The European Central Bank is in an uncomfortable situation. It only announced its exit from the crisis-era multi-trillion bond buying program at the end of last year. However, only four months later there is more and more evidence that the economy is only having a temporary weakness as data across the board comes in lower than expected.
“The euro zone purchasing managers’ index (PMI) indicated a sluggish end to the first quarter with growth ebbing to one of the most lethargic rates seen since 2014,” Chris Williamson, chief business economist at IHS Markit wrote in a global economy report Tuesday. “The slowdown was led by a deepening downturn in manufacturing, where output fell at the sharpest rate for almost 6 years.”
That’s a problem for the ECB, as slower growth and demand will not help to bring inflation back toward their target of 2%. A rate hike is not expected for this year and there is even a growing debate to lessen the burden on banks from the negative deposit rate.
“We have pushed back our first rate hike to October 2020,” Dirk Schumacher, ECB watcher Natixis in Frankfurt said in a note. “We expect the ECB to introduce a tiering system for banks’ excess liquidity, reducing the pressure to lift rates out of negative territory.”
A so called two-tiered approach would mean that banks are exempted in part from paying the ECB’s 0.40% annual charge on their excess reserves. That would boost the banks’ profits at a time many lenders struggle with low profitability. Some members of the ECB’s Governing Council are said to be in favor of such a move.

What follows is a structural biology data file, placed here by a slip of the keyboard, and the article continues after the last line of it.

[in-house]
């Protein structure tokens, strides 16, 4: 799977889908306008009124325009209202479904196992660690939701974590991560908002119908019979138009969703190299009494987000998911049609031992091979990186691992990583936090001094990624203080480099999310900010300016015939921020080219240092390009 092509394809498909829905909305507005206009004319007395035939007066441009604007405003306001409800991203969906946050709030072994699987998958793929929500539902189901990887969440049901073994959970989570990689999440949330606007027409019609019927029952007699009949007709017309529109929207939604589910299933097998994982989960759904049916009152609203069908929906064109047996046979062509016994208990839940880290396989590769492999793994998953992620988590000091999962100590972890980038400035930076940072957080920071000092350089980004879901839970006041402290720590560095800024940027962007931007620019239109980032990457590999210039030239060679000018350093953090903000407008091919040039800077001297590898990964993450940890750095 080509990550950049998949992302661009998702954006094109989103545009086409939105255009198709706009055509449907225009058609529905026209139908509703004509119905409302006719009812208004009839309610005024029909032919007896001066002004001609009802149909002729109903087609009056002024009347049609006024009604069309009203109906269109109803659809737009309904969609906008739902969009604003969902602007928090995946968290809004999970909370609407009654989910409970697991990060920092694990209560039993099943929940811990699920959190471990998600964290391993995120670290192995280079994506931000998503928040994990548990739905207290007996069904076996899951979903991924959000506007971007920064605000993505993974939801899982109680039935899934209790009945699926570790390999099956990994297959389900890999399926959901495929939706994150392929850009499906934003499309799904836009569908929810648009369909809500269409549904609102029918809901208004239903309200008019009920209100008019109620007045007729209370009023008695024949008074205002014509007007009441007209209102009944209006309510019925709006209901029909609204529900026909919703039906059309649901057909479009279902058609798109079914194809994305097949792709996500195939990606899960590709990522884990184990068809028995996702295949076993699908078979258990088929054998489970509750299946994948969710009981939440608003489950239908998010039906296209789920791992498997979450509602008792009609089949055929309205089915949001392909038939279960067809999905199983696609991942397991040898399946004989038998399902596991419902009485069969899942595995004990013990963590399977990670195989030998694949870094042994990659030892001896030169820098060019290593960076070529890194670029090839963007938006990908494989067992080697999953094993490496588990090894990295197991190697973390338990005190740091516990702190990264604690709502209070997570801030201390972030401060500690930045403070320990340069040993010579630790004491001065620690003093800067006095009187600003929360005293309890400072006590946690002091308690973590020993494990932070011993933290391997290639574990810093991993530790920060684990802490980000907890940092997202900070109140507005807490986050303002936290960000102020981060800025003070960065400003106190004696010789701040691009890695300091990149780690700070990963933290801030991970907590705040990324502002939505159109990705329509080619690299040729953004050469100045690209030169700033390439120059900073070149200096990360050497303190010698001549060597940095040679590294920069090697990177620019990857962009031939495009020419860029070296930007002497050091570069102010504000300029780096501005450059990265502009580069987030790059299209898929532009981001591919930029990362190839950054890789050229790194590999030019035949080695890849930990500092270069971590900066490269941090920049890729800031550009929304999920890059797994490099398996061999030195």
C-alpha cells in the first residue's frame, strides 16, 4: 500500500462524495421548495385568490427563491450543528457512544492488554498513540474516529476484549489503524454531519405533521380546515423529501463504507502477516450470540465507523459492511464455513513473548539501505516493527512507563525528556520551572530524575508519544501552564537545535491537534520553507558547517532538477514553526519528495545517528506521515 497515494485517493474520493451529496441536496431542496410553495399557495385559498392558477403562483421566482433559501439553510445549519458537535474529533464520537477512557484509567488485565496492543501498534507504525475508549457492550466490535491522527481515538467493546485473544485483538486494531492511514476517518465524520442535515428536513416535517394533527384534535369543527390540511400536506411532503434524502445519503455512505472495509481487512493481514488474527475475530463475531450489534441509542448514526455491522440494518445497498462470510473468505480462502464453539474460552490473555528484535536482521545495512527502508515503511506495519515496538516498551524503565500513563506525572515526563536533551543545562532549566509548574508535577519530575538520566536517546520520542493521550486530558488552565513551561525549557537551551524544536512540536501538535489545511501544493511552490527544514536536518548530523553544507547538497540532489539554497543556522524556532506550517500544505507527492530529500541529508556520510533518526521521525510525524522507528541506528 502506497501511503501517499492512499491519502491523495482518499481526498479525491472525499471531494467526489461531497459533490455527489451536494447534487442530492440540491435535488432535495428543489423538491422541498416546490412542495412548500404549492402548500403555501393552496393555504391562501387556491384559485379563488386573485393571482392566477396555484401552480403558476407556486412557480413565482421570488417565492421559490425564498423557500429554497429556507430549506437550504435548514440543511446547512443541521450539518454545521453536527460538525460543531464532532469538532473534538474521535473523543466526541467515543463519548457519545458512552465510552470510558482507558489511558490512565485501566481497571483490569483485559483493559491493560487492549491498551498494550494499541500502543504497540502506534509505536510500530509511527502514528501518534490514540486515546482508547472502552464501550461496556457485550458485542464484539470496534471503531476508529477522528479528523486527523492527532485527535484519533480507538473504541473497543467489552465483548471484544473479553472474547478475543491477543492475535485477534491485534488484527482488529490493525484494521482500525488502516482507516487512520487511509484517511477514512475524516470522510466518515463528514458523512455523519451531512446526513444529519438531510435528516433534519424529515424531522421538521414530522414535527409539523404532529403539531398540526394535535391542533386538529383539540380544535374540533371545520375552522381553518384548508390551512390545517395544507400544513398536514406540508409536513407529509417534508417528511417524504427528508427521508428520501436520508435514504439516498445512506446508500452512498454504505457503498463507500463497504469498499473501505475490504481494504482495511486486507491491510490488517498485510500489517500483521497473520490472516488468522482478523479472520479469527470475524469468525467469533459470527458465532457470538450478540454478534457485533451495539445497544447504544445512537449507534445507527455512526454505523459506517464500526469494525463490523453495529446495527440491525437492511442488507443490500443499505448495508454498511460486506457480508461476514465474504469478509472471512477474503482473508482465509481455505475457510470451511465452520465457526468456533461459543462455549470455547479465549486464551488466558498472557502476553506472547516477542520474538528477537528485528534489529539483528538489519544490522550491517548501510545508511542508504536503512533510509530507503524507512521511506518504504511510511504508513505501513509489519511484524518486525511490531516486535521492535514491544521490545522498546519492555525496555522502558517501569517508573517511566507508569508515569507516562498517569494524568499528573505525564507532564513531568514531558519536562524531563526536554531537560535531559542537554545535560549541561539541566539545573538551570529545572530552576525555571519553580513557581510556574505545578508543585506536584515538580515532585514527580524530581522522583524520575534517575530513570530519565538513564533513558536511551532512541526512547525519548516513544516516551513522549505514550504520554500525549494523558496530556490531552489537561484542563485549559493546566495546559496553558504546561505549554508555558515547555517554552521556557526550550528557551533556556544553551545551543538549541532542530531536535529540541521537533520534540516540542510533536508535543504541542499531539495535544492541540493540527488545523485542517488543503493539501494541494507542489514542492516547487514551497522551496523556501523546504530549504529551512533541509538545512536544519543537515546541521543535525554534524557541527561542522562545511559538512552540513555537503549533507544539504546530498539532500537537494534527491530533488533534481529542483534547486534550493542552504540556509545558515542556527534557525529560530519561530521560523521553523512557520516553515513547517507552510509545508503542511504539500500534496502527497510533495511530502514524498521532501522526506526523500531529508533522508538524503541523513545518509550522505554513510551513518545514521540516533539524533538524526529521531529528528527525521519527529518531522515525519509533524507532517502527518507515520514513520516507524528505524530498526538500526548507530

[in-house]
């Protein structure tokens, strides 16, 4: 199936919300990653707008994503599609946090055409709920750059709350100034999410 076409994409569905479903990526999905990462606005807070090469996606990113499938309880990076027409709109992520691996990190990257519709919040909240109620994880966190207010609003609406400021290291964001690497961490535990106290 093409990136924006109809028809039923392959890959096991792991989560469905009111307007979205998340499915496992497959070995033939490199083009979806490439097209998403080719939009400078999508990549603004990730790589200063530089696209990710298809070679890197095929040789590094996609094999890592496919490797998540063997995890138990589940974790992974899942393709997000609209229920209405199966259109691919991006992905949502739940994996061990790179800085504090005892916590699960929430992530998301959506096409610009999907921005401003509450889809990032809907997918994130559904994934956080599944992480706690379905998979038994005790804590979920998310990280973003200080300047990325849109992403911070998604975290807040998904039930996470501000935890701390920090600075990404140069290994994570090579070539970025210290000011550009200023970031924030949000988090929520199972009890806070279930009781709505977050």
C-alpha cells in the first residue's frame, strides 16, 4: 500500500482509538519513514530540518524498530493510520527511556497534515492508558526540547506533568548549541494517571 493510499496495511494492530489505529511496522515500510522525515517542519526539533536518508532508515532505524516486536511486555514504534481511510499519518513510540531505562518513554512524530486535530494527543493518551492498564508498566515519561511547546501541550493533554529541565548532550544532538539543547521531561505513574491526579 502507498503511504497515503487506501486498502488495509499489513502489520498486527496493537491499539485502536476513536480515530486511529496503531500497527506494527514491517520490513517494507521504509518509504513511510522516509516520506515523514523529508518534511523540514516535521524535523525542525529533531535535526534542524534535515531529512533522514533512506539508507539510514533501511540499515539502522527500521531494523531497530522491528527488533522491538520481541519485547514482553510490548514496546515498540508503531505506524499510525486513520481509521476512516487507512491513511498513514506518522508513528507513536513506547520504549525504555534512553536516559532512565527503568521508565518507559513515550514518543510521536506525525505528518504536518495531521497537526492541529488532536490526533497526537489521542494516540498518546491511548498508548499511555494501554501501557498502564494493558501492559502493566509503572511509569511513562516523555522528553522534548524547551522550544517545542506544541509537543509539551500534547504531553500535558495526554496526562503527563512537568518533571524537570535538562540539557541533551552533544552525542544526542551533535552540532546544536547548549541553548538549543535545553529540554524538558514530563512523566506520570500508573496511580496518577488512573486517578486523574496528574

“Tiering won’t be a silver bullet for banks or the economy but is likely to form part of a credit easing strategy alongside adjusted forward guidance, strong use of (targeted long-term refinancing operation) TLTRO – III’s “built in incentives”, and possibly some new tools,” Marc Wall, chief economist at Deutsche Bank said in a note last week. “The next most likely occasion for policy announcements is June. The details will be conditioned on the new ECB macro forecasts.”
The TLTROs are loans that the ECB provides at cheap rates to banks in the euro area. As a result, lenders are able to provide better credit conditions to customers, which in turn stimulates the real economy.
TLTRO III is the third injection of stimulus of this kind from the ECB, announced in its policy meeting in March. If commercial banks lend this money onto the real economy, they then receive cash rather than having to pay interest on the loans.
Last June Draghi announced its big exit strategy. It would be ironic if only a year after, he would have to announce new easing measures.